Battles of the Britons: Seawolves, Settlements & Saints, circa 415-615.

The Disintegration of Roman Britain: With the removal of Rome’s military support by around 411 the centralised adminisration of occupied Britain disintegrated, although the form and values of Roman life were not instantly overthrown. It was still hoped that Britain would become a Roman province again and an appeal for military aid was made toContinue reading “Battles of the Britons: Seawolves, Settlements & Saints, circa 415-615.”

‘Something About Jesus’ – The Judaean Ministry and His ‘Last Week’: Gospel Stories.

The Servant King: Jesus’s close friends and followers from Galilee had great difficulty in getting out of their heads the widespread Jewish conviction that God’s chosen leader when he came would establish some kind of national kingdom, with a king and government. They had grown up with this idea, as Jesus himself had done, andContinue reading “‘Something About Jesus’ – The Judaean Ministry and His ‘Last Week’: Gospel Stories.”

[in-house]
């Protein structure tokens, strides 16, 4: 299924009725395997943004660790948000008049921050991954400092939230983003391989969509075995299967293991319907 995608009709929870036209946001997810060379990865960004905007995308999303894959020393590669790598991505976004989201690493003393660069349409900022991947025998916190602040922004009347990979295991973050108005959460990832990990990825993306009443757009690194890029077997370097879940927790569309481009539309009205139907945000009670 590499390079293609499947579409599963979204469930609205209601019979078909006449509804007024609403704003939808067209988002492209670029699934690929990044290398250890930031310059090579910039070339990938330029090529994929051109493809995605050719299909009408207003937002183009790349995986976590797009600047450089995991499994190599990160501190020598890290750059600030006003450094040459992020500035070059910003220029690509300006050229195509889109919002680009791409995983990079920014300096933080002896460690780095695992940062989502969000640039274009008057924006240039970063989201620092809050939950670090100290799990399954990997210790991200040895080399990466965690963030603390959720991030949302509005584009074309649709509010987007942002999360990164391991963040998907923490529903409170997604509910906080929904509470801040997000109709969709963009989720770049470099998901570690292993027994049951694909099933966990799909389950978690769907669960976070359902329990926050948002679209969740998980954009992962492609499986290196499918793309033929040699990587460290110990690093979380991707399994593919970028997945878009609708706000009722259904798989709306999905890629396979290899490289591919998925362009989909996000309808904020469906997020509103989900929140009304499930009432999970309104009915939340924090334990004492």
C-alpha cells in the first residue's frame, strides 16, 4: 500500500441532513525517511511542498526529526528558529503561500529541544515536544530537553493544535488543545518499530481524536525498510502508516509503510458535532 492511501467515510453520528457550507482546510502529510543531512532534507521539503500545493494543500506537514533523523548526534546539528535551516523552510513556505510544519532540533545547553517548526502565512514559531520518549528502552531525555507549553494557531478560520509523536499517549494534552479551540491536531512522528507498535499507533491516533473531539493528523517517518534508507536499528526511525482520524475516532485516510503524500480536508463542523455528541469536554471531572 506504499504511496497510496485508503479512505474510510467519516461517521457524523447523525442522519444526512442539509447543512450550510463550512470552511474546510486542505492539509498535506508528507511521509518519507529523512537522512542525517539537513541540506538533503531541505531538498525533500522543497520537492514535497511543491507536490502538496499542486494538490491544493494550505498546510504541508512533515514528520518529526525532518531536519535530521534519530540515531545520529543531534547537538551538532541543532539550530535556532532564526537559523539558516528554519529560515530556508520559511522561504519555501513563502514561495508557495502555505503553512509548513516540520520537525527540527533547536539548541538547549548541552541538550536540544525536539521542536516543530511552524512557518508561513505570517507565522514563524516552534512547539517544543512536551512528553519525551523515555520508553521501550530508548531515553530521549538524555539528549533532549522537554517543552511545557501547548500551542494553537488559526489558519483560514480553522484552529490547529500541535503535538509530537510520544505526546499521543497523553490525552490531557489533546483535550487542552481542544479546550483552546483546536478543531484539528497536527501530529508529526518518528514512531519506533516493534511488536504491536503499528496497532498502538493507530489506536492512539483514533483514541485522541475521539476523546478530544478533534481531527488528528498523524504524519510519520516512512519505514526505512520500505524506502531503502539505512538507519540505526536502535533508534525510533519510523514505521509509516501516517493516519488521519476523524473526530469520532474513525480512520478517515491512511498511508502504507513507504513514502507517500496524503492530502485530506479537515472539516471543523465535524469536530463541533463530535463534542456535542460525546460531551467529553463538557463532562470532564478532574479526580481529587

Jesus as Story-teller and Poet: The Authenticity and Urgency of His Message.

Narratives from Nazareth: Jesus put what he had to say into stories. As Alan T Dale wrote in his Portrait of Jesus, he must always have have loved telling stories, even in his boyhood: Evening meals in Nazareth must have been hilarious times, and people must often have dropped into the builder’s yard for moreContinue reading “Jesus as Story-teller and Poet: The Authenticity and Urgency of His Message.”

Christmas to Candlemas: The History of the Gospel Narratives of the Incarnation, Nativity and Epiphany.

Have you taken down your Christmas tree yet? For many people, the ‘Twelfth Night’ of Christmas, the Eve of Epiphany, is the time to remove the decorations, but this is perhaps more of a pagan custom, or superstition, than a tradition that has its origins in the Christian faith. The ‘Christmas Season’: Traditionally, the ‘ChristmasContinue reading “Christmas to Candlemas: The History of the Gospel Narratives of the Incarnation, Nativity and Epiphany.”